Oh no, I hope not, but I suppose that's bound to come out soon. Let's see, what would they look at? Wheaties, nails, solar panels, Pepsi, Heineken...

"Minimum balances for 'free checking,' more likely," says Virginia, "debit card replacement fees, fees people don't notice."

Good point. Na-na-na-boo-boo.

Sunday, December 4, 2011

The Truth Makes Free -- Not Today?

We live in a time of premature verdicts delivered by sponsored sound bites. Dodd-Frank is a failure, pundits cry, with burgeoning regulations driving small banks out of business, making “too big to fail” as certain as death.

To the contrary, the Secretary of the U.S. Treasury Department touts Dodd-Frank as the builder of a pro-growth, pro-investment financial system. Deputy Assistant Secretary Wolin attempts to dispel the “myth” that Dodd-Frank hurts small banks by saying that it helps to level the playing field between large banks and small ones and holds big banks to much stiffer standards than small ones.

So what’s the truth? Will Dodd-Frank spell the death knell for community banks? Is Dodd-Frank swamping banks with regulations, creating job security for compliance officers and attorneys? According to the General Accounting Office in November 2011, “little is known about the actual impact of the final Dodd-Frank rules, given the short amount of time the rules have been in effect.”

Several major criticisms of Dodd-Frank ring true. First, Dodd-Frank did not reinstate Glass-Steagall, the depression era legislation that separated commercial from investment banks, repealed during the Clinton presidency. Second, Dodd-Frank does not explicitly attack the credit default swap exposure that brought down AIG and now poses unclear risk regarding U.S. bank exposure to European sovereign debt.

Most important, if one were to assume that the Dodd-Frank provisions were designed to prevent another financial crisis on the order of the 2008 debacle, a year and a half has passed and most of the legislation remains unimplemented.

Well, say the doubters, banks still aren’t lending, sitting on their cash, all because of Dodd-Frank. That’s easy to say, but what in Dodd-Frank has caused this? Perhaps the specter of Dodd-Frank regulations (such as proposed ability to repay regulations), not yet adopted. More likely, concern about the loosey-goosey practices that led to the crisis and the resulting closer scrutiny of bank examiners, not Dodd-Frank. Even if Dodd-Frank hadn’t come to be, we’d most likely be working through the subprime fallout and banks would be reluctant to lend.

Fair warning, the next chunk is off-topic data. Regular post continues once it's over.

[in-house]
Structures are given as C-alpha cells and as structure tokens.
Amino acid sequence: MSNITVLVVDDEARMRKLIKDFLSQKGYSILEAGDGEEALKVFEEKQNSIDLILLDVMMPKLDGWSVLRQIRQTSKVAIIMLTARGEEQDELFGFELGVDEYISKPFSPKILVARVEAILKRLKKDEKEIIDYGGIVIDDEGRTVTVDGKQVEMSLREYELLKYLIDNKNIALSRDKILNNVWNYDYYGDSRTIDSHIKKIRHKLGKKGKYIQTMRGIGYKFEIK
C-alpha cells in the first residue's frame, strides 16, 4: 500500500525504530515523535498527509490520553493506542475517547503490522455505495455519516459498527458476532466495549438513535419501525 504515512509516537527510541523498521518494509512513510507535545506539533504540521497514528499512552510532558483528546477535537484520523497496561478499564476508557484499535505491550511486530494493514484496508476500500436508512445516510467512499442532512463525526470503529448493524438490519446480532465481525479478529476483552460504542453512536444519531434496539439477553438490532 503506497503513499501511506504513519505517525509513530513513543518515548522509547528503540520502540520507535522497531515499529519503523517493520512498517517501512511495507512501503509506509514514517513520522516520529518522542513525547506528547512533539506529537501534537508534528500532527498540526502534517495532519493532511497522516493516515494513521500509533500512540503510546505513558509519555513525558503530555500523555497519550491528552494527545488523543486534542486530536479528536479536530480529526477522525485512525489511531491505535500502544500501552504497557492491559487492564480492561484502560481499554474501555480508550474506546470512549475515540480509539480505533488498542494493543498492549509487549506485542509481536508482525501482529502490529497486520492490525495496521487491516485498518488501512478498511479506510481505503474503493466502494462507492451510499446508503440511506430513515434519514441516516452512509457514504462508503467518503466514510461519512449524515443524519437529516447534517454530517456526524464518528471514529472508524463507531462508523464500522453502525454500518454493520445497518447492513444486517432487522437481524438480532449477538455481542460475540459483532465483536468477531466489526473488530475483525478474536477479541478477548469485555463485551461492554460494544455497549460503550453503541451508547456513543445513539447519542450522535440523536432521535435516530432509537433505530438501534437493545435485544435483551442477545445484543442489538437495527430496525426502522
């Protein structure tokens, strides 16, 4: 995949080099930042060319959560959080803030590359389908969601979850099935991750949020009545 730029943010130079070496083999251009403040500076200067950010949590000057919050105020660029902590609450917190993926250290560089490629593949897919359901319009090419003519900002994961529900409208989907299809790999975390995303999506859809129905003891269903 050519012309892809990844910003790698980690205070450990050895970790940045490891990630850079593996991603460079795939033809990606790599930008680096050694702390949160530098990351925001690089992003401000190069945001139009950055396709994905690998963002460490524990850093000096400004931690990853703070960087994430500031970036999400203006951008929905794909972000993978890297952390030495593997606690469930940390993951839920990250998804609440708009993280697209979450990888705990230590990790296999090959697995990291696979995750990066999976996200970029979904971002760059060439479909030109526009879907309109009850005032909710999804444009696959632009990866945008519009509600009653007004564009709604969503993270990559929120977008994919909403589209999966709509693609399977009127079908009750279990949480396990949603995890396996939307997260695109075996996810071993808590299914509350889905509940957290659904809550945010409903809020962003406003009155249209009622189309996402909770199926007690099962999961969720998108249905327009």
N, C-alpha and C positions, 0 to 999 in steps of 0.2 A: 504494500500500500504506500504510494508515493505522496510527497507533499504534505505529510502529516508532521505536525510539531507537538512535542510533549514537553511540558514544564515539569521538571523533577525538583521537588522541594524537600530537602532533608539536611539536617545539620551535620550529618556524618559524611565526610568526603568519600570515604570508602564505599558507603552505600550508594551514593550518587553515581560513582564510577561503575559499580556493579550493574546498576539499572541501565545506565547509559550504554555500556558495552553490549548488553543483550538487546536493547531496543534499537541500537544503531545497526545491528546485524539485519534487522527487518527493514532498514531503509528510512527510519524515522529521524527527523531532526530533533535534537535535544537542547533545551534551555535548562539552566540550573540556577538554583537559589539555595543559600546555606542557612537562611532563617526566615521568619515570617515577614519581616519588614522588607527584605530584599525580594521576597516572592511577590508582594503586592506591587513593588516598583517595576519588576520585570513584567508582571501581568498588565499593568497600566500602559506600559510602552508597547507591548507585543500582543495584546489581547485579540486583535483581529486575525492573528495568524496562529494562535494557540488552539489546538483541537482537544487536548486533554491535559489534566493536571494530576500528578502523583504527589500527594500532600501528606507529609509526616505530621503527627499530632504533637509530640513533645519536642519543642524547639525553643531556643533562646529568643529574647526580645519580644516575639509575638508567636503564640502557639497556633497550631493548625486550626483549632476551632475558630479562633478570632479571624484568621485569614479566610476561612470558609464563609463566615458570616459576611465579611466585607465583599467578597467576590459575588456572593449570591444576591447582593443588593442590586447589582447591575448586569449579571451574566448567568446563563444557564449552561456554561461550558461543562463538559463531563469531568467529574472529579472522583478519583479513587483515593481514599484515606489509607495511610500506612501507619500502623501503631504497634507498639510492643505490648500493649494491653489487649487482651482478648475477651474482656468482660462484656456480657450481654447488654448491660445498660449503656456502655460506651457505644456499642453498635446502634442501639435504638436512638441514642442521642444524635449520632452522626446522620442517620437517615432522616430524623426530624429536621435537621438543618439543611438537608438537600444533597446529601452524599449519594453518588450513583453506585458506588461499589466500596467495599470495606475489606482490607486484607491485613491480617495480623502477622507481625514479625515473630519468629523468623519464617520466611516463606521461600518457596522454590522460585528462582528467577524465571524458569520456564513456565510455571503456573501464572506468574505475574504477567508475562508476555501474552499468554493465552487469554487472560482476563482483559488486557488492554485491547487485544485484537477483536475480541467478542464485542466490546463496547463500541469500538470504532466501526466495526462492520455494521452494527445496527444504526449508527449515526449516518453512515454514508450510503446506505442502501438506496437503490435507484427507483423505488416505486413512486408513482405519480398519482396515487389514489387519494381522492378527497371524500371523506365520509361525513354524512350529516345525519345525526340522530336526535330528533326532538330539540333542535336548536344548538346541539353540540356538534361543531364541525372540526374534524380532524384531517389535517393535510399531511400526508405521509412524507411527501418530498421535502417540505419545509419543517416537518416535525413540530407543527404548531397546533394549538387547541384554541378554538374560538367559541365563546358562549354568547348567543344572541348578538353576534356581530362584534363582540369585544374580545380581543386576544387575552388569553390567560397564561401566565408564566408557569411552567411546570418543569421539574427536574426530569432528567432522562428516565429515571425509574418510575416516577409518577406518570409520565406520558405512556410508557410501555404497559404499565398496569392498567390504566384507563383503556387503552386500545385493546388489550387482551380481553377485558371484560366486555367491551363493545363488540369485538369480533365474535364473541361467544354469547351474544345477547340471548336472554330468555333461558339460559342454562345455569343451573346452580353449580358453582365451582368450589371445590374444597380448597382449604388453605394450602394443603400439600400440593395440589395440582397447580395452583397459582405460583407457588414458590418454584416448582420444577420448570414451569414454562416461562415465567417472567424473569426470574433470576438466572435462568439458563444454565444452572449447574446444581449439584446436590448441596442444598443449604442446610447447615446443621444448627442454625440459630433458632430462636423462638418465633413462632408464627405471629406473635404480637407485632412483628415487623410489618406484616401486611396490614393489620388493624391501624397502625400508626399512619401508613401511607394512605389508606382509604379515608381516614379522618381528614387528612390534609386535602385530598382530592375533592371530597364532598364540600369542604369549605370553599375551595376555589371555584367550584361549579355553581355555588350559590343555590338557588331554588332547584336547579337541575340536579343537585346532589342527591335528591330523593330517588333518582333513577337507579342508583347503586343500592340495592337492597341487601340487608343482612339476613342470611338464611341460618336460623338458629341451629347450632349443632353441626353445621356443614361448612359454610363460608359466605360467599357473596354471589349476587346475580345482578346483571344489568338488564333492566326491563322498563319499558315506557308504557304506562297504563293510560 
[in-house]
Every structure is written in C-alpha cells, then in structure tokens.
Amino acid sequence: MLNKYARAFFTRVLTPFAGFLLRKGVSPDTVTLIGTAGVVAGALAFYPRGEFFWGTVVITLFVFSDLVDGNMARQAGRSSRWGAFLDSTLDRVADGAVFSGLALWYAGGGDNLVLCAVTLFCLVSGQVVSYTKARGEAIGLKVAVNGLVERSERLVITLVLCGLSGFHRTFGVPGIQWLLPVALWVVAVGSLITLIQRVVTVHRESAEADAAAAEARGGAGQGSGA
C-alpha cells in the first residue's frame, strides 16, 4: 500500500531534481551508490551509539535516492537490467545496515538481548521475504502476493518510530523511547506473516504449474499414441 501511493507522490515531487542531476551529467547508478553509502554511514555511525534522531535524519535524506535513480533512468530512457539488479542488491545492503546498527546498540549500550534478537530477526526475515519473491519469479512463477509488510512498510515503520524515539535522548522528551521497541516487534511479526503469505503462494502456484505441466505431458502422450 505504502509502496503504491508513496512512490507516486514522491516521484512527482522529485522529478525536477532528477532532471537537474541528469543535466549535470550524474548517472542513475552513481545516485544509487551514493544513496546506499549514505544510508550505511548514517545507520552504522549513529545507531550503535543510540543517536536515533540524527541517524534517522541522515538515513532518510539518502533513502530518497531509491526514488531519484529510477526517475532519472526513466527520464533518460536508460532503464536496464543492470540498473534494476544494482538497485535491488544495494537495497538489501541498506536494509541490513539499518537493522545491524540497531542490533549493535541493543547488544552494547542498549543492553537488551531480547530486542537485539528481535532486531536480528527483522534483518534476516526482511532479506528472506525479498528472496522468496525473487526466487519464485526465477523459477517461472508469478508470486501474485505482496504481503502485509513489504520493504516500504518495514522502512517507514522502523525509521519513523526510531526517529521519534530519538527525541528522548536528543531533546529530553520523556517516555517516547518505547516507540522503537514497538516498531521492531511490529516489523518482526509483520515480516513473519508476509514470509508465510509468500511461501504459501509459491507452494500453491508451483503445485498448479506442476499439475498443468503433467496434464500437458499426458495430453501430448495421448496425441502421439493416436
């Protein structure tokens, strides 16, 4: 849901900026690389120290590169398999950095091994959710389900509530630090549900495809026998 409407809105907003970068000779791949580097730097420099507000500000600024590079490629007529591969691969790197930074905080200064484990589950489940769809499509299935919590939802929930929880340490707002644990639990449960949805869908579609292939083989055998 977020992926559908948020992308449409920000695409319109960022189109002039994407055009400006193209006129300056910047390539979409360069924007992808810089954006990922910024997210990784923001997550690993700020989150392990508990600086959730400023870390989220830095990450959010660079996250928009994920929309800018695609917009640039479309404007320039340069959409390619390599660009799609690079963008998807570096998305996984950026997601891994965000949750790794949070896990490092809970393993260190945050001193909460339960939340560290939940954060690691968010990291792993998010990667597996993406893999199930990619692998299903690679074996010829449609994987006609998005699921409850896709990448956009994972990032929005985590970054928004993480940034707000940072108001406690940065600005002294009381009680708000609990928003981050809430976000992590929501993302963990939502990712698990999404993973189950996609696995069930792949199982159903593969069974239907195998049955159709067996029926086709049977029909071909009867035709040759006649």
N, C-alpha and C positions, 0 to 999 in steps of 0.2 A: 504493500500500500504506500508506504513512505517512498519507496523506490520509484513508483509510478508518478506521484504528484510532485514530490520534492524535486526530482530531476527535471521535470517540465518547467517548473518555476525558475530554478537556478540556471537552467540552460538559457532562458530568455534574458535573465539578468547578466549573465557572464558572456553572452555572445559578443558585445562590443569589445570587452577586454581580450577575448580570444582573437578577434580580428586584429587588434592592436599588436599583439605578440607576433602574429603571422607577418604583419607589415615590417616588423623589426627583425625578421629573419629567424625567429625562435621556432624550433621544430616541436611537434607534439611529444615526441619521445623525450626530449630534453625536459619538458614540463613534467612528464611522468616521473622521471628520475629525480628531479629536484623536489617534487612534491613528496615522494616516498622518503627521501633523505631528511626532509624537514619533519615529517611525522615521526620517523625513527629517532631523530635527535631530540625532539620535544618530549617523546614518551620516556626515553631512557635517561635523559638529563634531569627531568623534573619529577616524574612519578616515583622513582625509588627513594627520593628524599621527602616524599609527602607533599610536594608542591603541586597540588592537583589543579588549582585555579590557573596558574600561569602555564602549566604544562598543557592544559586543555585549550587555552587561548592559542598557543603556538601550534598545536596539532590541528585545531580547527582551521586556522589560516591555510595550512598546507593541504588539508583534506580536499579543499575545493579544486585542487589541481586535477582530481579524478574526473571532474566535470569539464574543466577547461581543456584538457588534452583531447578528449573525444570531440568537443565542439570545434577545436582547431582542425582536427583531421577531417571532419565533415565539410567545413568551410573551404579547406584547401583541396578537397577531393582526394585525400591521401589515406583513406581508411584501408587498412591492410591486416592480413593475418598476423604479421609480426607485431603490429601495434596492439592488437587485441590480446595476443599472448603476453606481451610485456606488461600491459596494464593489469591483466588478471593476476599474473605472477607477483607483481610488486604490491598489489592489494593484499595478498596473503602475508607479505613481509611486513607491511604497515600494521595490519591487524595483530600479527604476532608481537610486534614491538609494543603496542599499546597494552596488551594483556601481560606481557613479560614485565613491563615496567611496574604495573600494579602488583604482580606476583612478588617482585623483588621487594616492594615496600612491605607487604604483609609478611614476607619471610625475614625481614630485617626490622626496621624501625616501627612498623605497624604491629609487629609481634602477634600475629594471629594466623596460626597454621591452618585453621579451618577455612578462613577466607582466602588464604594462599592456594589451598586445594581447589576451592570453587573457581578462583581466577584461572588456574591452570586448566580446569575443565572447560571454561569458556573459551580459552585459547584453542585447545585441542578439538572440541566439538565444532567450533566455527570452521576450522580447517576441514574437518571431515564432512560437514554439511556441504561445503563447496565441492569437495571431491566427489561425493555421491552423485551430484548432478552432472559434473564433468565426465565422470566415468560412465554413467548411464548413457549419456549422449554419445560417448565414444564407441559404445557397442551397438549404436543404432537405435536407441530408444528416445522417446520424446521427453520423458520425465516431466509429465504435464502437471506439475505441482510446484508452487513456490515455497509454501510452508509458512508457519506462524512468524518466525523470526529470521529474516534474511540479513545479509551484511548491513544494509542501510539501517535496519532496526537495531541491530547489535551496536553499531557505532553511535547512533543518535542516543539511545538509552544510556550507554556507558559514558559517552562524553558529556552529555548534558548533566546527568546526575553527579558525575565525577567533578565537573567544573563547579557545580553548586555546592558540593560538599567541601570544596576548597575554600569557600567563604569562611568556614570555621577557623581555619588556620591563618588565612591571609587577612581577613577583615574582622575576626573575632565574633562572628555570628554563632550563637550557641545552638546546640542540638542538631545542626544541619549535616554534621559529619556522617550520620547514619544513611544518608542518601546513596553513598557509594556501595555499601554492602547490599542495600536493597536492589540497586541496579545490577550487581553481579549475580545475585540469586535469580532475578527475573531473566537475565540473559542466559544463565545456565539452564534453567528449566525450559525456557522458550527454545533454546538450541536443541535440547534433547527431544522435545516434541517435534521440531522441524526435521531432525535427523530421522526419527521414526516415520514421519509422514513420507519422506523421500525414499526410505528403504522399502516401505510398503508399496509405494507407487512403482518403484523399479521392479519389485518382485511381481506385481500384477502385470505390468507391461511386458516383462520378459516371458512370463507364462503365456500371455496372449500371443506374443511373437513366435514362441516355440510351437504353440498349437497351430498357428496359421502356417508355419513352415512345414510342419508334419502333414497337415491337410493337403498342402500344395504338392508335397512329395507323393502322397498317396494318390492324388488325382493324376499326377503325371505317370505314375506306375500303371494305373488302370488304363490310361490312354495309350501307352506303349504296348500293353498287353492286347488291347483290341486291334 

I’m not about to brag on Dodd-Frank. My biggest beef with the bill is its multitude of provisions that will, if they haven’t already, affect institutions that had nothing to do with the financial crisis Dodd-Frank was enacted to prevent. Most lenders did not make NINJA (no income, no job, and no assets) loans. It isn’t fair to treat them all as if they did. Dodd-Frank should have an exemption for the good guys. How to word the exemption and keep it constitutional is something I don’t know much about.

“When you do, let us know, will you?” says Virginia.

Yeah, sure.

"And, by the way, have you bought a Ninja blender yet?" she tosses in.


Saturday, December 3, 2011

Frost-Free Morning

Frost is free. It comes with no conditions, no fees. Kind of like toasters and certificates of deposit, we as consumers don't have any choice. Actually, with toasters and certificates of deposit, we have a choice -- take it or leave it. With frost, all we can do is take it (or leave it by remaining inside, I suppose).

"I think you're stretching this from nothing," says Virginia.

No, I think I need to tell you where I'm coming from, though. As some of you know, I've been reading a lot of articles about the Dodd-Frank Act (a/k/a financial reform or the banking bill), payday lending, and other sources of loans for folks who don't have accounts with banks (i.e., "poor" folks). Many of the authors talk about "free checking," except they don't seem to know that "free checking" has a specific meaning in the banking industry. If an account requires a minimum balance or imposes a per transaction fee, it isn't "free checking." The Truth in Savings Act and Federal Regulation DD make that very clear. The authors' misuse of the term "free checking" doesn't much matter, except it points out to those in the know that they aren't in the know.

"You're definitely stretching this from nothing," says Virginia.

All right. I give. Here's what I really had in mind for this posting, another garden tour.
Chinese Cabbage
Rouge D'Hiver Lettuce (I think)
Butterhead Lettuce
Doyle's Thornless Blackberry

Frost has got to be among the best things that are free.